When the field of psychology and law began to expand in the 1970s, the majority of psychologists who conducted research or engaged in practice were not specifically trained in psychology and law. This began to change with the creation of the first psychology and law graduate program in the United States, when the University of Nebraska began its program in 1973. Since then, graduate programs have been established in many other universities in the United States, Canada, Europe, Australia, and elsewhere in the world.
While there are now many graduate programs in which specialized training in forensic psychology is available, a doctoral degree specifically in forensic psychology is not necessary to engage in work in the field. Many, even a majority, of psychologists have training in the traditional areas of psychology (e.g., clinical, social, experimental) and no formal graduate training in forensic psychology. These psychologists have typically participated in workshops and other continuing education programs to keep up-to-date with the latest advances in psychology and law. The number of forensic psychologists with formal graduate training in forensic psychology has gradually increased in the past 20 years as more programs have been initiated.
Graduate programs offer a number of options for training in forensic psychology. Some programs adopt the scientist-practitioner model of clinical training, offering basic research and practical training in clinical psychology but with an emphasis on forensic applications. Other programs are non-clinical in nature, focusing training on more traditional fields of psychology, such as social, developmental, or other experimental areas of psychology. A few programs offer joint-degree programs, with students obtaining a Ph.D. and a law degree.
Heilbrun’s Conceptualization of Training in Forensic Psychology
Heilbrun (2001) presented a table summarizing the approaches to training in forensic psychology. He conceptualized the training in a 2×3 model, in which research scholarship and applied activities can be taught within three major interest areas: Clinical, Experimental, and Legal. This is a useful model in that it shows that each interest area includes training and experiences in research and scholarship but also in the application of psychology to the legal system. Thus, students in clinical programs learn the basic research on assessment and intervention but also how to conduct forensic assessments and provide treatment in the legal context. Experimental students study basic research in memory, perception and other areas of experimental psychology, but also how to apply that research to consultation activities in the legal system, such as jury selection and expert testimony. Students in law schools who also receive some training in behavi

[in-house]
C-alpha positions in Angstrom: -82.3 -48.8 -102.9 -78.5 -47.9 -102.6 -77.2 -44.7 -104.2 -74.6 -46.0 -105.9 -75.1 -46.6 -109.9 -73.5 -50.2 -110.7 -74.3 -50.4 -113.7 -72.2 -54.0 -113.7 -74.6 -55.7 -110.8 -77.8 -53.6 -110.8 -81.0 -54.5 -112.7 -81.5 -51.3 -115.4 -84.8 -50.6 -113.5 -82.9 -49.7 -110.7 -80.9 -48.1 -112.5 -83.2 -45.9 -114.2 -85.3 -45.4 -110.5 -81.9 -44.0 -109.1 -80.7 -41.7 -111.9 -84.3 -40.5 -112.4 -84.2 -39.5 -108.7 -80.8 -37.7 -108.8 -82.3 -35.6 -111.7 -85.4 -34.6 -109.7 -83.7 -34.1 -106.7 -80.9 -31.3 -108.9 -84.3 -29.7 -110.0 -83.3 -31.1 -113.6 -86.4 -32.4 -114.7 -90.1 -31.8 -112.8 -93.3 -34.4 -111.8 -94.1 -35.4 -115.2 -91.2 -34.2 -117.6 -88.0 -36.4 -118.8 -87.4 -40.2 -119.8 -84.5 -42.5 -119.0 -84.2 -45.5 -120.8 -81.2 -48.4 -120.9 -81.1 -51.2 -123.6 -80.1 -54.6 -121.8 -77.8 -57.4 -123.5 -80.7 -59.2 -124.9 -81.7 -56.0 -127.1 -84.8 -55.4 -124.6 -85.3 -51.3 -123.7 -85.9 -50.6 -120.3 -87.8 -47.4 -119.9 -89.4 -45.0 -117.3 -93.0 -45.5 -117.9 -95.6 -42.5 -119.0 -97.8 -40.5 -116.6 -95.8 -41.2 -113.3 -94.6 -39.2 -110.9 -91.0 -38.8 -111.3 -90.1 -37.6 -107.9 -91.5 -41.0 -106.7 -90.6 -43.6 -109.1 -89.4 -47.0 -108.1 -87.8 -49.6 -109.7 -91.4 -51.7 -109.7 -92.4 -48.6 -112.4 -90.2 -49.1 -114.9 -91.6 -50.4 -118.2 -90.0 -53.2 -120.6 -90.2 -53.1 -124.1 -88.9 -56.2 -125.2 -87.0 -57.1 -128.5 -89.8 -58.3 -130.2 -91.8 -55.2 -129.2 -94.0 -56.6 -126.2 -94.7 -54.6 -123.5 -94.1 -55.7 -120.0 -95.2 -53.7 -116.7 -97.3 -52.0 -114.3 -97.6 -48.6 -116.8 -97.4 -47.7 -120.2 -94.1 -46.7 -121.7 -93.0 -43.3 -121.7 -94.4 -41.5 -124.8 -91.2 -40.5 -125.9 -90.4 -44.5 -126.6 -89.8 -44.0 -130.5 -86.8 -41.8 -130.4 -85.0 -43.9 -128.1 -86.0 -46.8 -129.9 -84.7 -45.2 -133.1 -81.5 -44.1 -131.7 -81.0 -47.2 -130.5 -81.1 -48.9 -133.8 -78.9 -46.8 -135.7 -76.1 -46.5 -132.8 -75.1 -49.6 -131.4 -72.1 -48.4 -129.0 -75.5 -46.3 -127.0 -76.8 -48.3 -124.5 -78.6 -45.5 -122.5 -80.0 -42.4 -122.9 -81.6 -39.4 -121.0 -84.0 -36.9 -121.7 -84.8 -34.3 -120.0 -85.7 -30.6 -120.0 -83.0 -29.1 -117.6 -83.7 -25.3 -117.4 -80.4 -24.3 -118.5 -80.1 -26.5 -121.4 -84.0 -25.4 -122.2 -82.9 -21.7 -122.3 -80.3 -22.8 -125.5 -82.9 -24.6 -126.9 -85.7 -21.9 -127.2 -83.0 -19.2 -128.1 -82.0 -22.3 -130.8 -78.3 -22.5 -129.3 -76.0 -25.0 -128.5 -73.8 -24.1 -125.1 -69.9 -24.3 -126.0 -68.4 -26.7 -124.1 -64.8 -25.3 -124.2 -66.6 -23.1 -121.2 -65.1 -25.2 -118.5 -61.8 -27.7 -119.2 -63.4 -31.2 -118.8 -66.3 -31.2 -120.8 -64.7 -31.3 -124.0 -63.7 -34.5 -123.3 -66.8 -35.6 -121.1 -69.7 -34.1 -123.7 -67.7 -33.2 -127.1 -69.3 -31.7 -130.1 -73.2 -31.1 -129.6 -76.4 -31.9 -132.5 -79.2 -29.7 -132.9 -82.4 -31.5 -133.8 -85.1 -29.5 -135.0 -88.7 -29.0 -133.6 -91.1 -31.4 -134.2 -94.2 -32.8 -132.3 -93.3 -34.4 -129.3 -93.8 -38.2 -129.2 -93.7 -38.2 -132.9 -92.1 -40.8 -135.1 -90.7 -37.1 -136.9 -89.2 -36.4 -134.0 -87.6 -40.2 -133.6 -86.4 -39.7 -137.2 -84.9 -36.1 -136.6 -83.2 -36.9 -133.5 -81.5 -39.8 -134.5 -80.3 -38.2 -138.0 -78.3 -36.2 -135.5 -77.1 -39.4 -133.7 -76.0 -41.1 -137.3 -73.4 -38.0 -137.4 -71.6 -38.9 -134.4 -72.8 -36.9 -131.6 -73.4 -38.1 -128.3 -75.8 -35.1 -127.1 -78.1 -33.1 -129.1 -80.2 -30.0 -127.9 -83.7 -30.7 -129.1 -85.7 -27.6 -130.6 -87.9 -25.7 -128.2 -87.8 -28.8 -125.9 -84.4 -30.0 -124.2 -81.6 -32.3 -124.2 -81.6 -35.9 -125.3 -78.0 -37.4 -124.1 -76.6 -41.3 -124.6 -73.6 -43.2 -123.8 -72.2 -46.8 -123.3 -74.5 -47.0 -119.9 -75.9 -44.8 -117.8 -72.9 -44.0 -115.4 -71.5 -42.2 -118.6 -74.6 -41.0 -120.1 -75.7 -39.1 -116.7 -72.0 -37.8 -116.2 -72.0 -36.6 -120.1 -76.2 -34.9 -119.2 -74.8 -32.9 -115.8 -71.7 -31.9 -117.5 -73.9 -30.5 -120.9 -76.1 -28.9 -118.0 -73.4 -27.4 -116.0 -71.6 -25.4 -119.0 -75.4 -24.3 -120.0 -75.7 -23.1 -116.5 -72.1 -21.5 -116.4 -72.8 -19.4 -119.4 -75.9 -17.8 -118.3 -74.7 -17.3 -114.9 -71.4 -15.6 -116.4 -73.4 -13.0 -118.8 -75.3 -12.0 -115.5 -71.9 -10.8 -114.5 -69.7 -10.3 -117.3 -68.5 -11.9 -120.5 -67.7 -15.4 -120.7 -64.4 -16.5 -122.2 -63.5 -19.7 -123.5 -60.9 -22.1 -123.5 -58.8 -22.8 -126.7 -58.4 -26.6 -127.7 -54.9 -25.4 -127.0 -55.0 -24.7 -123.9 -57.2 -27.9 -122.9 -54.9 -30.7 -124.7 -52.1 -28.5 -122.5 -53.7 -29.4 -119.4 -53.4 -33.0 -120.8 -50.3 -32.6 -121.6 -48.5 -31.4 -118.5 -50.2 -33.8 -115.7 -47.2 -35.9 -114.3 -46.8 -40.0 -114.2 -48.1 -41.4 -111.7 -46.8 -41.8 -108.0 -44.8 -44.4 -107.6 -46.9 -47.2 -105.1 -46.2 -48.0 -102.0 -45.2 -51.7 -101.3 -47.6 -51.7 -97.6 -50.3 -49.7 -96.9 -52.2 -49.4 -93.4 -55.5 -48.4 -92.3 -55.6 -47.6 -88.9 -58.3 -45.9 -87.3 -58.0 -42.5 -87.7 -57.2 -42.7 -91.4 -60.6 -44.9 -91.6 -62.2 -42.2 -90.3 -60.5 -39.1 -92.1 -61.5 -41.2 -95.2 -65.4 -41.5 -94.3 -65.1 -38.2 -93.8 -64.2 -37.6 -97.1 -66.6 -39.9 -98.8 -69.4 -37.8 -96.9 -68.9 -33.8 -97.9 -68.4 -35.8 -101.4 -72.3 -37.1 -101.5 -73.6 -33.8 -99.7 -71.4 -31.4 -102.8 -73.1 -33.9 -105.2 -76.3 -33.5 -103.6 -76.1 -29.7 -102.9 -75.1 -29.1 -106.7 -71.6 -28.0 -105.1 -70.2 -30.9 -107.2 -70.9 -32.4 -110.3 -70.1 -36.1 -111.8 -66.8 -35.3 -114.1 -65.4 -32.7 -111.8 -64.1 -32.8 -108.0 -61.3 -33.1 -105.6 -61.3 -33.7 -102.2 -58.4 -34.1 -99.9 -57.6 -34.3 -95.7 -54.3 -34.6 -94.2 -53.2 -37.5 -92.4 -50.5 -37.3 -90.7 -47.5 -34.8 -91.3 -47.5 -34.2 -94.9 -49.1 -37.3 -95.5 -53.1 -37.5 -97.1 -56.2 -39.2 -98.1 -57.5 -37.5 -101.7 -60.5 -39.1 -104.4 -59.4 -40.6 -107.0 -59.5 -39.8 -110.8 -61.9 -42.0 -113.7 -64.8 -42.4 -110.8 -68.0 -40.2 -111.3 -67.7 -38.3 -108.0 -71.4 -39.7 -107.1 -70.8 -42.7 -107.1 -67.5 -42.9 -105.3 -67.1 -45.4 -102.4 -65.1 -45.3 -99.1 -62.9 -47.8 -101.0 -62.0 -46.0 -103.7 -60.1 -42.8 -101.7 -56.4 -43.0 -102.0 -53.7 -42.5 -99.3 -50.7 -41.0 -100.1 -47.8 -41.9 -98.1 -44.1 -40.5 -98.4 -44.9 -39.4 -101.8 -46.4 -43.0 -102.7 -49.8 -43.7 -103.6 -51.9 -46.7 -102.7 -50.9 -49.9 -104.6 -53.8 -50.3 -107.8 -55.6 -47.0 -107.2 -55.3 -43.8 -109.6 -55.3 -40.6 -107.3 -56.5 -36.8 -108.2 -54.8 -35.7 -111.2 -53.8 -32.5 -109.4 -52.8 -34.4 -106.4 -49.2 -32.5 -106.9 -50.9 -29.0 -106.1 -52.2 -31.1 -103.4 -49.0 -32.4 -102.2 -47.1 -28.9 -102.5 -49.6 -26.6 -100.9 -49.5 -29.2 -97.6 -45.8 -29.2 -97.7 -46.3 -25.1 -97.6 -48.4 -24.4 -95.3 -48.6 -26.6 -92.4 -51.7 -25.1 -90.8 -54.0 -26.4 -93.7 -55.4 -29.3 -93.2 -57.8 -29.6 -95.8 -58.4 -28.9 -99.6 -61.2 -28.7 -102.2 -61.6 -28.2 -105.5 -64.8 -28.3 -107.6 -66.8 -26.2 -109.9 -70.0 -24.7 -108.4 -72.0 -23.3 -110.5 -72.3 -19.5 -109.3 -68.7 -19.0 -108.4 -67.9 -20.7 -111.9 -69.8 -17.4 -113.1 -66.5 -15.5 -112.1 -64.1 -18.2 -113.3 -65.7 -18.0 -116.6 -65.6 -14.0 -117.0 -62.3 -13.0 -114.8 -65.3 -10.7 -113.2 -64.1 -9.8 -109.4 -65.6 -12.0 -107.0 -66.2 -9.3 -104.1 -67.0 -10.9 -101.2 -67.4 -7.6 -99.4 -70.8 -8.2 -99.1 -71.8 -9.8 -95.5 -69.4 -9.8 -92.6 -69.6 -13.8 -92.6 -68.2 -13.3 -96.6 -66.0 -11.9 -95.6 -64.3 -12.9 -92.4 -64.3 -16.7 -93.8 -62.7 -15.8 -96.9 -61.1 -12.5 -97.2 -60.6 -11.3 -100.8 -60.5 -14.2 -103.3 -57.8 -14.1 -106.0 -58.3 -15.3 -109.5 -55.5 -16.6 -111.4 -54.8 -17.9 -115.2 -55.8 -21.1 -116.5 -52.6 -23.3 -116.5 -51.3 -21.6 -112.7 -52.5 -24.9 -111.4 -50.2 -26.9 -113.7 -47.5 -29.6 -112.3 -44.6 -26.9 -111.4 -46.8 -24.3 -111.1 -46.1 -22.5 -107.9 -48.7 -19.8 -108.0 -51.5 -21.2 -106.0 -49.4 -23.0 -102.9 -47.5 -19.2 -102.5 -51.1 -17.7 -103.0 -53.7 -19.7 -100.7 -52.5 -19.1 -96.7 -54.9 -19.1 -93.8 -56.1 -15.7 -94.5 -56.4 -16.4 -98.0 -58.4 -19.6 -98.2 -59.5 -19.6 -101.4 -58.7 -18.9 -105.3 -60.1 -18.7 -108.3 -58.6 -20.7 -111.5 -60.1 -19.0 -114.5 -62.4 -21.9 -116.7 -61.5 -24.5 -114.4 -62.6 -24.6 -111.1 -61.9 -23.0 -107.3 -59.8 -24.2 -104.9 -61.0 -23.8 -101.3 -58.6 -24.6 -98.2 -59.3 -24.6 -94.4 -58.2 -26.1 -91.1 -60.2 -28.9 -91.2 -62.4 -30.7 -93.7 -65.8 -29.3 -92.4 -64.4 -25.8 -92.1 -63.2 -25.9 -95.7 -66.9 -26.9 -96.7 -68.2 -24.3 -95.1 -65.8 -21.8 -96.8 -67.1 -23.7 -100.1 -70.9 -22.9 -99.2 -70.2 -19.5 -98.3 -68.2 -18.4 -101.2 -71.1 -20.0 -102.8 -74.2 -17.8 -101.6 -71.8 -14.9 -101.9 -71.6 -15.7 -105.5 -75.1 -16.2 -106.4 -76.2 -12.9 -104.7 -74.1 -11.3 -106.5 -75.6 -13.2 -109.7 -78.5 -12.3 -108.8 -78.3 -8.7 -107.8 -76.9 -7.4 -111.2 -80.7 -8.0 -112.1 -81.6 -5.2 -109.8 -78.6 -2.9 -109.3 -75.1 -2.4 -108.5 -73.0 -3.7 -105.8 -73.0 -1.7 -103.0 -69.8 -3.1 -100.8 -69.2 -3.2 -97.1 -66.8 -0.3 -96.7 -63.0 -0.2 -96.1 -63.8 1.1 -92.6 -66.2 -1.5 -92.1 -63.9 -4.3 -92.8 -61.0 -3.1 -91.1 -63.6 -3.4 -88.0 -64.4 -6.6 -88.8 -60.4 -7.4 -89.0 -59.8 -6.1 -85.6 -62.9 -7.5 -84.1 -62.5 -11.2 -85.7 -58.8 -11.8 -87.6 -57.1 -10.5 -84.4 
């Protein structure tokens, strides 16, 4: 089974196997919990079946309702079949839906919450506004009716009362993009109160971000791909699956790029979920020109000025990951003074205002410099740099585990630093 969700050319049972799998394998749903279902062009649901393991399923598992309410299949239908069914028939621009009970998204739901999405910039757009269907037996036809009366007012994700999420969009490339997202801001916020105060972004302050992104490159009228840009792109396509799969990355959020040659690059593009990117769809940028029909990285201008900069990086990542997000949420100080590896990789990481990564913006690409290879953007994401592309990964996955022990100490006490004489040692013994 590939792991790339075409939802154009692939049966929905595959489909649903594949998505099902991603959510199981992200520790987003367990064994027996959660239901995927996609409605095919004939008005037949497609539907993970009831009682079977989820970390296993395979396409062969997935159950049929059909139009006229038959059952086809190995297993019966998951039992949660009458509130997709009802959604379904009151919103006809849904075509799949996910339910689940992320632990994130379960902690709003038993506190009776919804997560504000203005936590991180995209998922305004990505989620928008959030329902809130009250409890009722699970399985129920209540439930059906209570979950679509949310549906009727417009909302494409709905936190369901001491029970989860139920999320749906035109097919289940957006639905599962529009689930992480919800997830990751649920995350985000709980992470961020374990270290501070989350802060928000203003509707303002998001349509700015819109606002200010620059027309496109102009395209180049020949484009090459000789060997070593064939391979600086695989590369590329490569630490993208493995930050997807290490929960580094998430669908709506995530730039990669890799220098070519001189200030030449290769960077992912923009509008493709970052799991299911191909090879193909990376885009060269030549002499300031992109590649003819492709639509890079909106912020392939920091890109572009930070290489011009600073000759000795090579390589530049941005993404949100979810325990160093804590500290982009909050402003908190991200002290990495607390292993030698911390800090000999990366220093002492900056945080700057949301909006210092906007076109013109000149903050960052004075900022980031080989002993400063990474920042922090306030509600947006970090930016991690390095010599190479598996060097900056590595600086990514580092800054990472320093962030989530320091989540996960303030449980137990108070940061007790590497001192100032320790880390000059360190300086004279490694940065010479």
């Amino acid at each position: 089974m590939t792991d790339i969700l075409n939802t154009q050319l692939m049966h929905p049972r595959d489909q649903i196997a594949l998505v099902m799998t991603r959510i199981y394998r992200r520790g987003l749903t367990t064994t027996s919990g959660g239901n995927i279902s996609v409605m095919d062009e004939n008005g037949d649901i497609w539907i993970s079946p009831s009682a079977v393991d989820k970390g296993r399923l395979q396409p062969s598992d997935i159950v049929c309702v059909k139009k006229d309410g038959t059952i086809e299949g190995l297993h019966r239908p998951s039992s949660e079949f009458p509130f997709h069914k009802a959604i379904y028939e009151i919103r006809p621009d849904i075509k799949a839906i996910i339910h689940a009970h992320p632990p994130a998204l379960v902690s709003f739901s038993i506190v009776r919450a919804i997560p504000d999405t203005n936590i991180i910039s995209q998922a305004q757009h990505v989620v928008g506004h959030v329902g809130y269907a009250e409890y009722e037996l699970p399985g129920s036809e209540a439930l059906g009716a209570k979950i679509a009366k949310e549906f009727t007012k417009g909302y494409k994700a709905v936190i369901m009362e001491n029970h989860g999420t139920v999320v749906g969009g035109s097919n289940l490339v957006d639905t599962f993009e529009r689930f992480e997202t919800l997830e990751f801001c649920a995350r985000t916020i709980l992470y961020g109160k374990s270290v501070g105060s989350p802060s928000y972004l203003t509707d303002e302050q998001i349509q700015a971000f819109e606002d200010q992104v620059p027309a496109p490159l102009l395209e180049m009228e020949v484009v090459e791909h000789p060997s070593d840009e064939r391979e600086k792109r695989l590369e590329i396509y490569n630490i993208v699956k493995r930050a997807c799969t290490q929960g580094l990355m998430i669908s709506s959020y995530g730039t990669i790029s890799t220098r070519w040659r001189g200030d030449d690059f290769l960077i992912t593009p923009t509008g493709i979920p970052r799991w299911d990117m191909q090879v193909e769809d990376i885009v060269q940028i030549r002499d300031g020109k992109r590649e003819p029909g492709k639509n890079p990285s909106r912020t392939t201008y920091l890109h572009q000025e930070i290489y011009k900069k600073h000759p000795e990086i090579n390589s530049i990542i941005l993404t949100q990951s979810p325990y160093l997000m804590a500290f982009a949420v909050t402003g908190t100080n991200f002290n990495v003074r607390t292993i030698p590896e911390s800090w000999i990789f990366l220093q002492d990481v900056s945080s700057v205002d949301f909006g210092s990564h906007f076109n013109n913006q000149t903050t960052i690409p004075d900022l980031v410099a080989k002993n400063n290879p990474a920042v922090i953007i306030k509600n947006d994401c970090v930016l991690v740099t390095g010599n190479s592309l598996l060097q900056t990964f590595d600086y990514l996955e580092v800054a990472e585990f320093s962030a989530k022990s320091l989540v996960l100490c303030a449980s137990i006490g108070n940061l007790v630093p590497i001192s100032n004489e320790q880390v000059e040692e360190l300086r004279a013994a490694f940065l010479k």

oral science learn about mental health law and legal movements, but also how to apply that to developing new law or to consult about policy and legislative change.
|Law and Psychology Interest Areas (with associated training)|
|Clinical(clinical, counseling, school psychology)||Experimental(social, developmental, cognitive, human experimental psychology||Legal(law, some training in behavioral science)|
|Research/ Scholarship||1. Assessment tools2. Intervention effectiveness3. Epidemiology of relevant behaviors (e.g., violence, sexual offending) and disorders||1. Memory2. Perception3. Child development
4. Group decisionmaking
|1. Mental health law2. Other law relevant to health and science3. Legal movements (law and social science, therapeutic jurisprudence, psychological jurisprudence)|
|Applied||1. Forensic assessment2. Treatment in legal context3. Integration of science (idiographic, nomethetic, reasoning) into practice||1. Consultation on jury selection2. Consultation on litigation strategy3. Consultation on “state of science”
4. Expert testimony on “state of science”
|1. Policy and legislative consultation2. Model law development|
Source: Heilbrun, K. (2001). Principles of forensic mental health assessment. New York: Kluwer Academic/Plenum.
Preparing for Graduate Training
Undergraduate students who wish to pursue a career in forensic psychology should be aware that admission to graduate programs in forensic psychology (or psychology more generally) is highly competitive, with most programs admitting fewer than 10% of applicants. Students will usually need to major in psychology, have outstanding grades and scores on the Graduate Record Exam (GRE), and excellent references. Students are advised to obtain as much research experience as possible, working in labs of professors as well as conducting their own research. Volunteer work or jobs in forensic psychology settings, such as juvenile detention centers or forensic hospitals, can also be helpful.
Excerpted from: Roesch, R., Zapf, P. A., & Hart, S. D. (2010). Forensic psychology and law. Hoboken, NJ: Wiley.
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